- Michael Rusignuolo
NBT Bank Stadium – Syracuse Mets
Photos by Stadium Journey
Stadium Info FANFARE Score: 3.42
NBT Bank Stadium 1 Tex Simone Dr Syracuse, NY 13208
Year Opened: 1997
From Chiefs to Mets in Syracuse
Professional baseball goes back a long way in Syracuse, beginning when the Jersey City Skeeters moved north in 1934 to start playing in the brand-new Municipal Stadium as the “Chiefs.” Outside of the renaming of the stadium for WWII hero Douglas MacArthur in 1942 and a three-year break in the late 50s, not much has changed in Syracuse minor league baseball except for their MLB affiliation. During their longest affiliation with the Blue Jays, the team moved to the new P&C Stadium in 1997 from the venerable MacArthur Park (unceremoniously demolished for the new stadium’s parking lot) and changed their names to the “Sky Chiefs.”
That 11,071-seat stadium has undergone several name changes, renovations, and affiliate changes since then. And 2019 finds a new big-league club sponsoring the team, with the New York Mets taking over from the Nationals and renaming the team in their likeness. The former P&C Stadium is still their home, but since 2014, the naming rights have gone to NBT Bank. While the Mets are talking about big new renovations (and perhaps even a new downtown park), NBT Bank Stadium saw its last big renovations in 2012, with a PA system upgrade and installation of one of the largest LED scoreboards in the minors.
While NBT Bank Stadium doesn’t stand out in a lot of areas, it is an easy-to-get-to park with a lot of good food and drink options for a cheap night out of baseball entertainment.
Food & Beverage 4
Although the other facilities at the park might not blow a visitor away, the food and drink selection at the park lives up to their AAA pedigree.
Salt Potato Hot Dog and Souvenir Drink, Photo by Michael Rusignuolo, Stadium Journey
The food concessions are only along the main concourse that runs above the lower seating bowl, but they cram in a ton. The concessions include The Show (an eclectic mix of hot dogs, sausages, pulled pork and mac and cheese, $4.50-$7), Dunkin’ Donuts (donuts and unexpected offerings like poutine, $6.50-$9.50), Chicken Fry Fry (tenders and wings, $8-$10), Hoffman’s Home Plate (custom dogs, $6), Syracuse Land & Cattle (gourmet burgers, $9.50-$9.75), Vinny’s Original ($4.50 pizza slices), and Taste of NY at 1st (spiedes and brats, $8-$9).
All of the food concessions stands and a few specialty concessions serve the same range of standard suds with a few variations (Bud, Bud Light, Coors, Labatt) at $7 for a regular and $9 for a large. The Jim Beam Bullpen Bar (by home plate, for some reason) has a selection of big-beer pounders ($8) and bombers ($12), as well as mixed drinks and the soccer mom favorite, wine slushies ($10-$12). But if you’re serious about beer, head to the Hops Spot and check out the big chalkboard wall with the dozens of craft beers available that day ($10-$12). Coke is the non-alcoholic beverage brand of choice, with drinks running $3.50, $4.50, and $6 for small, large, and souvenir. Bottled water is $4.
“Eat local” is always the best policy, and since there is a short list of upstate New York culinary masterpieces, you’d be doing yourself a disservice by not grabbing a Lupo’s chicken or pork spiede ($9) at Taste of NY. Or another undeniable upstate taste is the salt potato hot dog ($6 — it tastes better than it might sound) at Hoffman’s Home Plate. Don’t mess around and grab your choice of the local craft beers available that day at the Hop’s Spot ($10-$12) to wash it all down.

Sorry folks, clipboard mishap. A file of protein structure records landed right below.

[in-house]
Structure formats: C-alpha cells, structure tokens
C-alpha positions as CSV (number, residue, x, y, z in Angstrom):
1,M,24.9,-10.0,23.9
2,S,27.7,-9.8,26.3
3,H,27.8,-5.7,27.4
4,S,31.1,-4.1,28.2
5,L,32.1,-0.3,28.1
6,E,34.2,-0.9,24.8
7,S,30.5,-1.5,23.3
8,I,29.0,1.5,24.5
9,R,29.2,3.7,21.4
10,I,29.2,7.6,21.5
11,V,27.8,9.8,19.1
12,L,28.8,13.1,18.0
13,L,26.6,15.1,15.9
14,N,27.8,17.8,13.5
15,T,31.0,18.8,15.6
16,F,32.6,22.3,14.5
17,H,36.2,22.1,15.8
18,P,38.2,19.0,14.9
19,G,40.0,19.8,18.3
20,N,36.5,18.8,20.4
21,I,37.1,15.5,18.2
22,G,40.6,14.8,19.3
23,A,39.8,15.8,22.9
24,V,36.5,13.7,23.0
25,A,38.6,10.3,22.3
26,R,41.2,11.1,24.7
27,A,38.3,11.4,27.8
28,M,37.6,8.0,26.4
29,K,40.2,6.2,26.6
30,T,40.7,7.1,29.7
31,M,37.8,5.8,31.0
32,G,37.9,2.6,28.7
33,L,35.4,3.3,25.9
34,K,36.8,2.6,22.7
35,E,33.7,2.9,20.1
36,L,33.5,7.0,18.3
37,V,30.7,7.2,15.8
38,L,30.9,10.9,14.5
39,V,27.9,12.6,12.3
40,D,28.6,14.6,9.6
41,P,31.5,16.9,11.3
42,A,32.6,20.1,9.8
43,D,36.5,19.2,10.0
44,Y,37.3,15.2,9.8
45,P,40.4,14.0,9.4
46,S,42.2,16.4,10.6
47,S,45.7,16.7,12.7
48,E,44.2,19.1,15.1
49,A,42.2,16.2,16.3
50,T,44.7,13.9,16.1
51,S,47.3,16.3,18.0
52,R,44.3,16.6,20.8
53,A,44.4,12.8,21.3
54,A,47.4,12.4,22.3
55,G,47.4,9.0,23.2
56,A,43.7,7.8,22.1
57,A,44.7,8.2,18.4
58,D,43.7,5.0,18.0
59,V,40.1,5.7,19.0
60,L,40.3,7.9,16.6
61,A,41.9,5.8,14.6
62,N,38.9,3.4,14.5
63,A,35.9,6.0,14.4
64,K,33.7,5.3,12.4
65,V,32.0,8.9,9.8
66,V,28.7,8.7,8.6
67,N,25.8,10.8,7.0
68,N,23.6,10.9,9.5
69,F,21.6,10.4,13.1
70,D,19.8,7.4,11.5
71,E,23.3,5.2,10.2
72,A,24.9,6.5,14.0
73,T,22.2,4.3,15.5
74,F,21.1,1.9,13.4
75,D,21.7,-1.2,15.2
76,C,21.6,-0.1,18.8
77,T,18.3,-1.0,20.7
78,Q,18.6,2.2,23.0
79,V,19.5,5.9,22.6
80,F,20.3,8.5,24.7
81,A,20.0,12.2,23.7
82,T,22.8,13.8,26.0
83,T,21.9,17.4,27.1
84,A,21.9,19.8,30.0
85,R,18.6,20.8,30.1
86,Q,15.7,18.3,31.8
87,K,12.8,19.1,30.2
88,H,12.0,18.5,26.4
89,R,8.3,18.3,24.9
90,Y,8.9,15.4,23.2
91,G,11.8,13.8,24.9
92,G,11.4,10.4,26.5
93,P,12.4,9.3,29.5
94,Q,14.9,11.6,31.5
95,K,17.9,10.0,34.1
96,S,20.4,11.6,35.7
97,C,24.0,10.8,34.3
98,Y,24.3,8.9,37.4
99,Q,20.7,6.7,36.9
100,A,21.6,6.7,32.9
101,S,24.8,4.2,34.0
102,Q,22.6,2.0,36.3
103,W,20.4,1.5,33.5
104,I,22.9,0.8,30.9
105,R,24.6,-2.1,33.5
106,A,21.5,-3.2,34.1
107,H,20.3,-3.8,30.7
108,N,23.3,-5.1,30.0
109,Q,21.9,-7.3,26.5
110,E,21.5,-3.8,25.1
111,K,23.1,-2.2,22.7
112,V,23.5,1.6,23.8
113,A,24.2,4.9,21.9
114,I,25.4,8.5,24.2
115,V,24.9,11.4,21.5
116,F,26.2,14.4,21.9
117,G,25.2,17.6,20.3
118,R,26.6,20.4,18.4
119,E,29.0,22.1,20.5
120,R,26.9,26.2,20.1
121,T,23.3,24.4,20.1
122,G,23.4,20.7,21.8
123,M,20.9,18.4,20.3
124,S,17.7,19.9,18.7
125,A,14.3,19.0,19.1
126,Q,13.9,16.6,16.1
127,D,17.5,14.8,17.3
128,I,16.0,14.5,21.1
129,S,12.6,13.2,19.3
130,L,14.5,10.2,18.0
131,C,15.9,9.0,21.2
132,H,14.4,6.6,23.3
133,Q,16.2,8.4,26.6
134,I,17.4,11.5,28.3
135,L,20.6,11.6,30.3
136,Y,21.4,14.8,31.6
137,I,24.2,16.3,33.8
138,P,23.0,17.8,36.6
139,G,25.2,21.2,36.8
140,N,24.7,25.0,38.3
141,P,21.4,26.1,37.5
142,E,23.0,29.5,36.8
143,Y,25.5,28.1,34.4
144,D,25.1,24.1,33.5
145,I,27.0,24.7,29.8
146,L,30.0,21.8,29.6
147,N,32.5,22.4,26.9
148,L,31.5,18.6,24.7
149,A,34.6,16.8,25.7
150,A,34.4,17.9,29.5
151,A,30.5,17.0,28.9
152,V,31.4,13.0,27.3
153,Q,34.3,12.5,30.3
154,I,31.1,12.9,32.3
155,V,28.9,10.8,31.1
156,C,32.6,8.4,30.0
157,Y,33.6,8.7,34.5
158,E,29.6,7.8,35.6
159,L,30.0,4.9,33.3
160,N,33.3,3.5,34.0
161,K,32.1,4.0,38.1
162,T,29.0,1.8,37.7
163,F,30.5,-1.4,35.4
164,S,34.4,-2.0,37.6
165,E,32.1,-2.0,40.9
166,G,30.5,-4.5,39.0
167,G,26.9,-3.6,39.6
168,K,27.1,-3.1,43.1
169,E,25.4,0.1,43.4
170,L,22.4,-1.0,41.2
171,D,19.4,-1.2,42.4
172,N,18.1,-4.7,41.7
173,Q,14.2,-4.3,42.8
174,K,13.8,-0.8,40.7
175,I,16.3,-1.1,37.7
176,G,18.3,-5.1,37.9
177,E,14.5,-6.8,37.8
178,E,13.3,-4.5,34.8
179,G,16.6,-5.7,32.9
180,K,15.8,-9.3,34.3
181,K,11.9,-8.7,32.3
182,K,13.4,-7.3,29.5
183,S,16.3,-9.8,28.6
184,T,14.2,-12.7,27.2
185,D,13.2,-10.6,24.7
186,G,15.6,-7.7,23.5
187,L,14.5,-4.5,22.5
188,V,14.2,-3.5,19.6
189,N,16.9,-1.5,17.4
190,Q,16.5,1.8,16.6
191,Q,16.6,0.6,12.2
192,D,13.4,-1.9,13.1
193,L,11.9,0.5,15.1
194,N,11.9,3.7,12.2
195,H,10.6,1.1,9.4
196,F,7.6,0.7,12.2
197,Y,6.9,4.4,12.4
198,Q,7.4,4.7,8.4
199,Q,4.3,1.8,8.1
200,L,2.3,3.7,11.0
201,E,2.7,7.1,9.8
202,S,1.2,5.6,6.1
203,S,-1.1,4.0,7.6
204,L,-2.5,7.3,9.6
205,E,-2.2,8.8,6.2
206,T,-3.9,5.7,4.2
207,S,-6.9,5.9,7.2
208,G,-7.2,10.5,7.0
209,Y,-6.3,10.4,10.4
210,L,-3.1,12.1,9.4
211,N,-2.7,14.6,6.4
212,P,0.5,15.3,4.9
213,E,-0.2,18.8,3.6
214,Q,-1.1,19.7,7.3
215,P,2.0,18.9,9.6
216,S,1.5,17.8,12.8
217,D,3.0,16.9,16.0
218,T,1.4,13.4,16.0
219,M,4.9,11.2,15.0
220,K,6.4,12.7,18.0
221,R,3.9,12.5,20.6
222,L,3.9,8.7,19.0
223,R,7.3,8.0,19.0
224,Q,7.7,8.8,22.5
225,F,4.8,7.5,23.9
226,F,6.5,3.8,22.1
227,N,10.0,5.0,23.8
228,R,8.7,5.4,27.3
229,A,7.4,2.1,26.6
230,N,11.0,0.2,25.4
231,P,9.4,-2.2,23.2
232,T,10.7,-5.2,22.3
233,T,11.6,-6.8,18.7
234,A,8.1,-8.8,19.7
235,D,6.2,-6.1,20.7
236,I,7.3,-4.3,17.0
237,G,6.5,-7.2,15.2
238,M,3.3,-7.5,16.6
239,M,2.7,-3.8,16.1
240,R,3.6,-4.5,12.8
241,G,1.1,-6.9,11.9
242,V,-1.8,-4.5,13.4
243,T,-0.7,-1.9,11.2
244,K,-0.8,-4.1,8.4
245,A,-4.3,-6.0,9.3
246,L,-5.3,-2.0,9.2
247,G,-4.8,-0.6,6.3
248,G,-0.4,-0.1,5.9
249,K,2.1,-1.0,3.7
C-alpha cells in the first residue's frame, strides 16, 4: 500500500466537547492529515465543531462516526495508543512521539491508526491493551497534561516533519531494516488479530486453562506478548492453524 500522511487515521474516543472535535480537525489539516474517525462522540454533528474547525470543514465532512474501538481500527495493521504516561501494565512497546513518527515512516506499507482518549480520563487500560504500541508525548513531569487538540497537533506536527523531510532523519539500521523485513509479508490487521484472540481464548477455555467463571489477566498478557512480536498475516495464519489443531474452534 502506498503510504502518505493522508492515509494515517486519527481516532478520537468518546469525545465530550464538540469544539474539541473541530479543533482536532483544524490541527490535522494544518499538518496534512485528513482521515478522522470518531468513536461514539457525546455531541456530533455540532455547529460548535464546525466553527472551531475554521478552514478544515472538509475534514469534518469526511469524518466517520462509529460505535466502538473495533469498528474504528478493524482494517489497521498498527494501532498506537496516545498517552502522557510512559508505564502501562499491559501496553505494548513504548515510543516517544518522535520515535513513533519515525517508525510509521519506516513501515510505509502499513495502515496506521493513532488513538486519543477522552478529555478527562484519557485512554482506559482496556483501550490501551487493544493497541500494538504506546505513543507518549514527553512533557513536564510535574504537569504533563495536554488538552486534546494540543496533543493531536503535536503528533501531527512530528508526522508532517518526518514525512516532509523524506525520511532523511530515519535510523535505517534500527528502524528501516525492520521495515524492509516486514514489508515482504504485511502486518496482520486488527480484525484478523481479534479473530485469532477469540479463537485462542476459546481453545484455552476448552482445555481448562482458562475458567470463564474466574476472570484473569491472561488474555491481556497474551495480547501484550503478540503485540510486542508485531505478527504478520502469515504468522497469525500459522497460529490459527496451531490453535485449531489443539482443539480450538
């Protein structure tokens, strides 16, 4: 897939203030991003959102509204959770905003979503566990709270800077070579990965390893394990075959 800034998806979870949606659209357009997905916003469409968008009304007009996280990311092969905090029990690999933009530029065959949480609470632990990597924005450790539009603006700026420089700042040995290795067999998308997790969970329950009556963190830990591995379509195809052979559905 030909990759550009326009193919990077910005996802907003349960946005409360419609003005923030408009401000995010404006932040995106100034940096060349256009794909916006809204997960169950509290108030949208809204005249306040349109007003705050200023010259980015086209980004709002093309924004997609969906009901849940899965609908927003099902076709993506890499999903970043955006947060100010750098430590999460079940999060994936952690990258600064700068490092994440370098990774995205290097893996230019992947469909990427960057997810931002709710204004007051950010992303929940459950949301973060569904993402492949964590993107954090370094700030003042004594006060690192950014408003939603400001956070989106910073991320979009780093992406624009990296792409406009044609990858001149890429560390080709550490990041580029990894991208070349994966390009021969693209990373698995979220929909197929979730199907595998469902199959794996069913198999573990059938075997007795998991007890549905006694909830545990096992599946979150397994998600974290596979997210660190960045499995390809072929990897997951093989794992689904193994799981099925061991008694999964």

Tacking on the name “Historic” to a ballpark built in the late 90s doesn’t do NBT Bank Stadium any favors. While it shares the location of the original Municipal Park from the 1930s, the 22-year-old stadium doesn’t have any of the charm and appearance of an actual historic park and doesn’t measure up favorably with newer stadiums.
It is a solid stadium, but it is nothing exceptional, especially in the International League. All the entrances dump onto the main concourse above the lower deck seating that runs from left field to right field around home plate. A smaller walkway divides the field box seats from the reserve box seats. A second level consists of palatial, two-tier luxury box building above home plate and separate general admissions bleachers hanging above first and third base. A small picnic area, kids area, and the Jim Beam Party deck sit out in right field. The backdrop over the outfield wall is scrub brush and trees, occasionally interrupted by passenger and cargo trains that run beyond the left field wall. A sizable digital video board juts above the left field wall to keep the fans informed on the play on the field.
Ambiguous monster mascot Scootch leads the on-field shenanigans before the game and between innings. Anyone familiar with minor league baseball will recognize the standard array of contests of dubious skill, races, quizzes, and sing-alongs that fill the spaces between baseball.
Any of the seats offer a good view of the field. If you want to be closer to most of the activities, grab a seat on the third base side by the home dugout. The reserved box seats are just as good as the field boxes, so you can save yourself some money. Heck, a $10 GA ticket for the upper deck isn’t a bad view of the field, either, and has some of the only areas in the shade or shelter from inclement weather.
As with many Mets’ affiliate parks, the immediate area around the park isn’t too inspiring. There’s not a ton to do unless you go downtown, but there are some good choices for lodgings.
Right by the stadium doesn’t give you a ton of options for food outside of some recognizable chains. Downtown by the university opens up dozens of options, from cheap college comfort food to upscale restaurants. However, a quick drive or medium walk from the park onto Wolf Street lands you local standbys Jim’s Fish Fry, JR Diner, and The Loop Grill.